Even so, most Romanians would bring the money instead of vouchers or an invitation even if they had those documents. "It was easier this way. Booking a hotel through a local agency was many times more expensive than finding a room on the spot. And a strict schedule could ruin your holiday," explains Dan Petre, a 28-year-old journalist who said he always takes his vacations abroad.
"Every summer I go to my sister's in Italy. But why ask her to officially invite me and make her spend a lot of money on paperwork when I could just show some cash on the border?" says Aurora Tarcea, 47, from Craiova.
There was one major flaw with the system though: most people didn't have that kind of money. 
Some would borrow it for the trip and return it later. Others lied about the length of their trip. An officer who patrols the border with Hungary, Vlad S. recalls, "This trick worked better for those leaving by car, but people travelling by train, bus, or plane used it too: they would buy a return ticket for a trip of five days and simply change it upon arrival.
"Or they wouldn't," he adds, "if they were planning to stay abroad for good."
Official sources cite estimates of as many as two million Romanian citizens currently living abroad, most in Italy, Spain, France, Germany, Hungary, the United Kingdom, and Ireland. Even if many have now legal status, most began as illegal immigrants.
Since the beginning of this year, 6,000 Romanians have been found guilty in Western European courts, most for violating immigration rules.

Tough rules
Statistics like these are the main reason why Romanian travellers' carefree days are now over. Under the new rules, it is no longer possible to just produce a wad of cash at the border.
The health and auto insurance requirements still apply, and travellers still have to show a return ticket. The good news is that the monetary minimum has been cut sharply to 30 euros per day for the EU and other rich country destinations and 20 Euro per day for other countries Romanians don't need visas to visit.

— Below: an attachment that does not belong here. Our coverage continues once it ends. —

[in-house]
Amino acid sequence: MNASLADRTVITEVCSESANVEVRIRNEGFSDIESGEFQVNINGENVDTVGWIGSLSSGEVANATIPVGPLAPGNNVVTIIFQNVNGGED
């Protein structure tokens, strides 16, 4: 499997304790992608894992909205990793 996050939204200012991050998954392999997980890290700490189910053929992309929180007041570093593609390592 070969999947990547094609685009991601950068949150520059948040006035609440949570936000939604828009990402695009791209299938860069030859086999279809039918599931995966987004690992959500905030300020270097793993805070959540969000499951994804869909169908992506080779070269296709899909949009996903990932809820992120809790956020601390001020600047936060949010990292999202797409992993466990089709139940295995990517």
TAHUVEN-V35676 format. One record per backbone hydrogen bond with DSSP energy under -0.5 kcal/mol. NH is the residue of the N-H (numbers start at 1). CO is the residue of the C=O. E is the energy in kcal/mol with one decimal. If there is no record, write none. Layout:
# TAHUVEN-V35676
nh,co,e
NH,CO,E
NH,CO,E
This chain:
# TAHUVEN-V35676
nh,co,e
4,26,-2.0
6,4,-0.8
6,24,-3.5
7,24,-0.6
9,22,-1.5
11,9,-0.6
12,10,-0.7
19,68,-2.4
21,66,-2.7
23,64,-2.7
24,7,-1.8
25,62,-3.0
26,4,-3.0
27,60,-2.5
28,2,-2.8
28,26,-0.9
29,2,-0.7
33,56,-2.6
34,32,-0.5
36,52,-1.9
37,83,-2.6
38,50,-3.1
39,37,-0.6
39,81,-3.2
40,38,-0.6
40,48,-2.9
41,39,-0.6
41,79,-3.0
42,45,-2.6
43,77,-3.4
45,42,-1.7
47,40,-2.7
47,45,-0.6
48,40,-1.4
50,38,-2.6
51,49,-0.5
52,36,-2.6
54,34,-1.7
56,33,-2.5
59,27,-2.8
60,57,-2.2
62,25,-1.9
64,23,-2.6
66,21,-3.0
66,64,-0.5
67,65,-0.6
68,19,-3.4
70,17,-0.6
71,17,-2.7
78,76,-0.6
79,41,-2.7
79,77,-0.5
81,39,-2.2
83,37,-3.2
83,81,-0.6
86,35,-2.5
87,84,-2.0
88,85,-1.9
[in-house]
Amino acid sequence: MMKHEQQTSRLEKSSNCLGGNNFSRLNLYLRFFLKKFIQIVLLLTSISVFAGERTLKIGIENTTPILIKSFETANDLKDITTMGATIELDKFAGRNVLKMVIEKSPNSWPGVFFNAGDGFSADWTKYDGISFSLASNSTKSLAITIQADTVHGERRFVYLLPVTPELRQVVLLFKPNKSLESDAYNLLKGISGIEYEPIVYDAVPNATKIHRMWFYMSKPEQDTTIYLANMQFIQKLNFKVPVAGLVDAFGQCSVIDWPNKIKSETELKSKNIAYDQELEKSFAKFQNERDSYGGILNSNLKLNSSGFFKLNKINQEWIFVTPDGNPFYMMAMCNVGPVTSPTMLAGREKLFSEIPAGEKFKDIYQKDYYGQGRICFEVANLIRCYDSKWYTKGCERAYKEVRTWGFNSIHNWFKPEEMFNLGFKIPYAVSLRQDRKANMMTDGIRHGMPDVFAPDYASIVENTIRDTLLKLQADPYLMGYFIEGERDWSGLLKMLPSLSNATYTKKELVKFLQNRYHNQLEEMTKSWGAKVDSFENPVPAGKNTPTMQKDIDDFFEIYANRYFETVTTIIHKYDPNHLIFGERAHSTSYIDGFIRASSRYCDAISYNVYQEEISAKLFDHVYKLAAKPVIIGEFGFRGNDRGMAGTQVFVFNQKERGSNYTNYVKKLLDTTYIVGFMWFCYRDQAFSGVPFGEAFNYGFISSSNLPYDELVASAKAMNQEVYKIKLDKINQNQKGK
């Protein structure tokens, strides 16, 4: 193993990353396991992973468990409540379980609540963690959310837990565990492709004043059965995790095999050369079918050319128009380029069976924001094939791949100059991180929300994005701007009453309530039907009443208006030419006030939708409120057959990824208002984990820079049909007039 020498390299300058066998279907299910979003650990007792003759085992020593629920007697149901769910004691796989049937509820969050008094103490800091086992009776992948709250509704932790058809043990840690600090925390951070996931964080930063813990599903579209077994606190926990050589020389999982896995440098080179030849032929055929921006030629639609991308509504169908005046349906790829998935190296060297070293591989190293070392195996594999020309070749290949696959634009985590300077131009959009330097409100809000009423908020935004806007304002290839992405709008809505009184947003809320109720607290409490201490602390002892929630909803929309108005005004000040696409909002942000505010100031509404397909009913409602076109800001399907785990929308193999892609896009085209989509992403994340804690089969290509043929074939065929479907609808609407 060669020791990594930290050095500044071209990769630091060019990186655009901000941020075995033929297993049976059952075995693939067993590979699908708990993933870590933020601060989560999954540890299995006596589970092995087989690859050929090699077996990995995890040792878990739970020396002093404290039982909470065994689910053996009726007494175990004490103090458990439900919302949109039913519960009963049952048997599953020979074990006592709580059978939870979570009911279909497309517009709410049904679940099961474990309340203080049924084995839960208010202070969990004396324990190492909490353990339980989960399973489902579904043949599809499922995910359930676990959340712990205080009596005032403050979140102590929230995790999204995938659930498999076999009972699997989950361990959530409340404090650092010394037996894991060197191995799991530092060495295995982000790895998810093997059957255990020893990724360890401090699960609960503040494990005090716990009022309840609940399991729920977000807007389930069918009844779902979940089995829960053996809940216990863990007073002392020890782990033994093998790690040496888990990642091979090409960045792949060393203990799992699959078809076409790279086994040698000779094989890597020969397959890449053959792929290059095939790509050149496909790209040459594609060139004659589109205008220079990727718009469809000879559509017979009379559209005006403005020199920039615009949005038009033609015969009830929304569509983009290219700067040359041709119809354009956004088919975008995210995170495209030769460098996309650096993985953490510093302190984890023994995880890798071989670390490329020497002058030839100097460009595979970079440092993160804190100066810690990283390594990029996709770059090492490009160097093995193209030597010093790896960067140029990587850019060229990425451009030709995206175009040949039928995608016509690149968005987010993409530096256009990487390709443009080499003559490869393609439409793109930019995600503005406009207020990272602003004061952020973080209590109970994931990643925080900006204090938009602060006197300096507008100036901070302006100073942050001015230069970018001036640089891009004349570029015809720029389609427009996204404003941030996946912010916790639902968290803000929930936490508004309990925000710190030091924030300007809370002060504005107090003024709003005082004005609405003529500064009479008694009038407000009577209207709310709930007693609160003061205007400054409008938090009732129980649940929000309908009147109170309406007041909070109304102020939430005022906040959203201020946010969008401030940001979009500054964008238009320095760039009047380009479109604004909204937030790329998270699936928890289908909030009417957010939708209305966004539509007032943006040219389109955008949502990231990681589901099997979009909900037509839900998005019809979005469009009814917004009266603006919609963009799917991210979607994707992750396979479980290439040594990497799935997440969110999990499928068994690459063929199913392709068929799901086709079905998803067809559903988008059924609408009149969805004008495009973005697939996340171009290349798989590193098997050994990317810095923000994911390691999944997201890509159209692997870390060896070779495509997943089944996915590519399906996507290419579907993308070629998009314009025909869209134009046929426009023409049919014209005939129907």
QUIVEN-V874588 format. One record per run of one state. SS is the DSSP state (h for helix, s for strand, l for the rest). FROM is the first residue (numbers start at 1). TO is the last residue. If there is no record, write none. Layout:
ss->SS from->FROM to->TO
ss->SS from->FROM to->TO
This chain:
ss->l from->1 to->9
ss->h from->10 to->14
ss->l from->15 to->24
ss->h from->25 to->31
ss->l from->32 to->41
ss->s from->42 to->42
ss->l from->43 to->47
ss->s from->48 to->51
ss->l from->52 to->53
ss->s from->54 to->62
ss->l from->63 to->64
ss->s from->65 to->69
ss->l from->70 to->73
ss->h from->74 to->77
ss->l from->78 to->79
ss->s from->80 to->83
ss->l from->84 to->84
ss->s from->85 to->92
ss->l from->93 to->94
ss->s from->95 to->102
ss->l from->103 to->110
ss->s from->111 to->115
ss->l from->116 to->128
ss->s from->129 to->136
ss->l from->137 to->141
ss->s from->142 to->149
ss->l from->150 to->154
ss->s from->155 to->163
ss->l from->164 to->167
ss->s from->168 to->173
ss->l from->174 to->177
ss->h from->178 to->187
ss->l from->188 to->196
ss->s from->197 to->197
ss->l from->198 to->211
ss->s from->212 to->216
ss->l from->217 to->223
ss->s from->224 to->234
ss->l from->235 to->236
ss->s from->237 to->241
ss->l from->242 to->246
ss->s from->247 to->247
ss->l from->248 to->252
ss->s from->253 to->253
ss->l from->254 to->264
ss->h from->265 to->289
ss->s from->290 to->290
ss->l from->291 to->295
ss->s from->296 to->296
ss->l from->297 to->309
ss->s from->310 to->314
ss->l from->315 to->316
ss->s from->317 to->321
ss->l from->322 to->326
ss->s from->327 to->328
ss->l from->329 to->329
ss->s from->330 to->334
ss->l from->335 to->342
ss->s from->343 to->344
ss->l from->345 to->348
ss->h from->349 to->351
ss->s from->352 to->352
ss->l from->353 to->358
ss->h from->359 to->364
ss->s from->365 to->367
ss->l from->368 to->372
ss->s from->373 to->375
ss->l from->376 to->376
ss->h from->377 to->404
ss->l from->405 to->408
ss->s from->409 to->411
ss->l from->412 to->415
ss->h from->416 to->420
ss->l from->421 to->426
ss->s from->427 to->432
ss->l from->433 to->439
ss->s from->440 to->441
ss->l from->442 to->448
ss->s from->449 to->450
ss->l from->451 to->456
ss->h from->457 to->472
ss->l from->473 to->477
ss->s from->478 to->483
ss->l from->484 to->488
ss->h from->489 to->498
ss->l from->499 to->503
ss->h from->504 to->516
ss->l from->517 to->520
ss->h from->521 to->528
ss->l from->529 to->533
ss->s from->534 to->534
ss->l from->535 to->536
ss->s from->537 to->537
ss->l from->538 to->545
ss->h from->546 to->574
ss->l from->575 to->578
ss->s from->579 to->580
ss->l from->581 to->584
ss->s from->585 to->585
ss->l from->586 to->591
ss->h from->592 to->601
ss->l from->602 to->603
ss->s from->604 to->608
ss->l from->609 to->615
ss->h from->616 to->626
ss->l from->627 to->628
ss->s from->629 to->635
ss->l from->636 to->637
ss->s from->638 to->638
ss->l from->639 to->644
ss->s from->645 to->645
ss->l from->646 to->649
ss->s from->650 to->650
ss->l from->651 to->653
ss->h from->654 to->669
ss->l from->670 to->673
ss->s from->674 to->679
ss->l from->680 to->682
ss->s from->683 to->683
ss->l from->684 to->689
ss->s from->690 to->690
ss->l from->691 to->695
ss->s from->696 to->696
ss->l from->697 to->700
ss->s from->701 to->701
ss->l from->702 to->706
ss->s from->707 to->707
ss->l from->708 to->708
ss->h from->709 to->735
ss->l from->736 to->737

The down side for all Romanian travellers in the first days under the new system, whether holidaymakers or business people, was that they had to have a pile of other documents to show where they were headed and for how long.
The authorities seem happy about the new rules. The deputy chief of the Romanian Border Police, Vasile Motoc, said the rules are "an attempt to discipline the Romanians," and Interior Minister Vasile Blaga told the media, "the project is 99.99 percent accepted by civil society."
But others are less sure. Tom Gallagher, an academic specializing in Romania, commented, according to the news portal, "If Romania was a breeding ground for armed terrorists and extremist politicians, some of the restrictions would have been understandable. Romania is, at present, one of the most peaceful countries in Europe."
Many ordinary travellers complained that the regulations became an insurmountable obstacle from day one. In the first four days of the new system, more than 10 percent of Romanians who wanted to cross the border were sent back by border police.
"I was going shopping in Szeged, but our border police in Nadlac asked for an invitation. Maybe I will find a store in Hungary to invite me to shop there!" an infuriated man from Arad county told Realitatea TV after he was turned back by Romanian border guards.
At first, Romanians making brief trips by air to Western capitals were asked to show proof of accommodation even if they had a return ticket for the same day. 
"It's absurd, but it happened. I had to talk with the chief of the checkpoint to let me go through," a Bucharest man who said he was travelling on business told TOL.
The Hungarian authorities, concerned that the new rules would hamper the mobility of the 1.5 million-member Hungarian community in Romania, soon asked Bucharest to look into the situation. Romanian television showed clips of Hungarian Interior Minister Monika Lamperth complaining that "the new restrictions limit the travel possibilities for ethnic Hungarians in Romania and for all Romanian citizens."
Bucharest took notice and modified the new system on only its fourth day of operation. As of 4 October, documents such as invitations, hotel reservations, business certificates and so on are no longer needed for countries outside the Schengen zone.